Vitamin B6 helps convert tryptophan to serotonin, a chemical found in the brain. Low levels of serotonin are associated with depression and obsession . Vitamin B6 deficiency can cause confusion, depression, memory loss, a faster rate of brain degeneration, difficulty paying attention, fatigue, and insomnia. Therefore, an adequate intake of vitamin B6 can lead to increased mental energy, motivation, clarity of thought, better memory formation, improved concentration and health of neurons, as well as better quality of sleep (promotes the creation of melatonin).
Furthermore, studies seem to indicate that this vitamin is also involved in the formation of dopamine, epinephrine, norepinephrine, and GABA. The latter neurotransmitter plays an important role in reducing stress and anxiety, and helps to calm and relax the brain.
Finally, vitamin B6 is also important in the production of acetylcholine, a neurotransmitter involved in memory coding, information consolidation and working memory functions.
Among the foods rich in vitamin B6 we can find chicken , salmon , tuna , green pepper , spinach , broccoli , peanuts , wholemeal bread , or lentils .
Vitamin C is famous for its importance in preventing cancer, colds or cardiovascular disease, but its benefits in relation to the brain and mind are not as well known. A study by the Medical Research Unit at McGill University in Canada found that vitamin C increases serotonin levels, and consequently improves mood.
For Jean Carpenter, author of the book Your Miracle Brain, “it’s smart to take vitamin C, and vitamin C could make you smarter. Carpenter argues that taking vitamin C can improve memory and cognitive functions, and therefore improve scores on intelligence tests.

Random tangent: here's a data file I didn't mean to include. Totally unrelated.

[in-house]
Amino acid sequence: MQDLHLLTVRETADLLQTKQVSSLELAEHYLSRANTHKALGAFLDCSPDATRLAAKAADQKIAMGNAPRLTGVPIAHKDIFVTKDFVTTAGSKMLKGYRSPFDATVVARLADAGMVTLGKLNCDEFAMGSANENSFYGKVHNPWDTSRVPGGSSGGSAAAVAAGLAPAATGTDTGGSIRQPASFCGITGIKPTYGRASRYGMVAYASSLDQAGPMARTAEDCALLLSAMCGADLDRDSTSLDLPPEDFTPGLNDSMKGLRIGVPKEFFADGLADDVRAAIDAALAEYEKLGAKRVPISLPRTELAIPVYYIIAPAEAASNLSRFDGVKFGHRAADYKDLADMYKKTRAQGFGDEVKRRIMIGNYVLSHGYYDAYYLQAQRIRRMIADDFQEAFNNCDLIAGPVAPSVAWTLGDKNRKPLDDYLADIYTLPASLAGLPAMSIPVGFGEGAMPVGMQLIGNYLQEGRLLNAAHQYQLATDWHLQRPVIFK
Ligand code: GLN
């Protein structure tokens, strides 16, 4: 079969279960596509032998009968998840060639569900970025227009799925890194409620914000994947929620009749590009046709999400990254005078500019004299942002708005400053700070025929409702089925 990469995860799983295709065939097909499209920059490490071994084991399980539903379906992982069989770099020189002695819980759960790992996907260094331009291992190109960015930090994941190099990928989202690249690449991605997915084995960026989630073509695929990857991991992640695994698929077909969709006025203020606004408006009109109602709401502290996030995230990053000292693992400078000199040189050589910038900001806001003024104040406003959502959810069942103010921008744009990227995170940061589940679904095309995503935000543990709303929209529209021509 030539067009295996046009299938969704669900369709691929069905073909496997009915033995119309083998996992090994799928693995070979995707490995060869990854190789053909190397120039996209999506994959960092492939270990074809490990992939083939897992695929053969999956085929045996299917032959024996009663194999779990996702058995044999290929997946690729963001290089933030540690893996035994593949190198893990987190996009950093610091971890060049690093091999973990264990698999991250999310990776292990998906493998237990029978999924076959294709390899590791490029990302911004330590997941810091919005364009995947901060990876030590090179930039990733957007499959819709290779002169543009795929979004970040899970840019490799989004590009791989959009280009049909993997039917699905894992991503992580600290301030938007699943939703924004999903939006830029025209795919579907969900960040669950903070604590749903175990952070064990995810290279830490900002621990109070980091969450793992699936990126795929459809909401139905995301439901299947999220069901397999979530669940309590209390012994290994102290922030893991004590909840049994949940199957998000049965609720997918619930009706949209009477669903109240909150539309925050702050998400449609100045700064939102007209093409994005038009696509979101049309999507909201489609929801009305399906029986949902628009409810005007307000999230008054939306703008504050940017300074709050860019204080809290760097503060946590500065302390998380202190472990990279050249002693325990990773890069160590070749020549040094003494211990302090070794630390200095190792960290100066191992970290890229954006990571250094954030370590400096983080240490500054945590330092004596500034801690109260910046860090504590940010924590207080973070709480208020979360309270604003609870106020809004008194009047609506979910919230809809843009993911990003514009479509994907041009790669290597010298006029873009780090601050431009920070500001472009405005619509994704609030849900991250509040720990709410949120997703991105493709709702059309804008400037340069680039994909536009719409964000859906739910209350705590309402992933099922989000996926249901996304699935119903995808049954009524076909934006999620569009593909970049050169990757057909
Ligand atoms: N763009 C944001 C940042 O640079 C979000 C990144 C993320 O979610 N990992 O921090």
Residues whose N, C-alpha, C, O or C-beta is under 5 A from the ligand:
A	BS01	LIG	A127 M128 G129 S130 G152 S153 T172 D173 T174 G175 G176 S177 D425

Like vitamin E, vitamin C is one of the most powerful antioxidants. The combination of these vitamins has a preventive effect on the development of Alzehimer and Parkinson’s. Some sources of vitamin C are: orange , strawberries , broccoli , spinach , or grapefruit .
Vitamin D is mainly obtained by the action of ultraviolet rays (sun rays). Hence the importance of rational and adequate sunbathing, especially in the case of children, where vitamin D deficiency can lead, among other consequences, to tooth decay and bone malformations. In addition, this vitamin can also be found in some fish such as salmon or sardines.
According to research, vitamin D is necessary for normal brain development and may prevent multiple sclerosis (MS). Research agrees that it is essential for the proper functioning of the immune system, regulating it and suppressing the proliferation of inflammatory cells related to MS activity. It appears that vitamin D supplementation in MS patients may be beneficial and therefore recommended given the few adverse effects it entails.
On the other hand, the joint research of the University of Pittsburg (United States) and the Technical University of Queensland in Australia, concluded that vitamin D could have a regulatory role in the development of Seasonal Affective Disorder (SAD). This disorder is a type of depression related to seasonal changes and is thought to affect about 10% of the population, depending on the geographical location.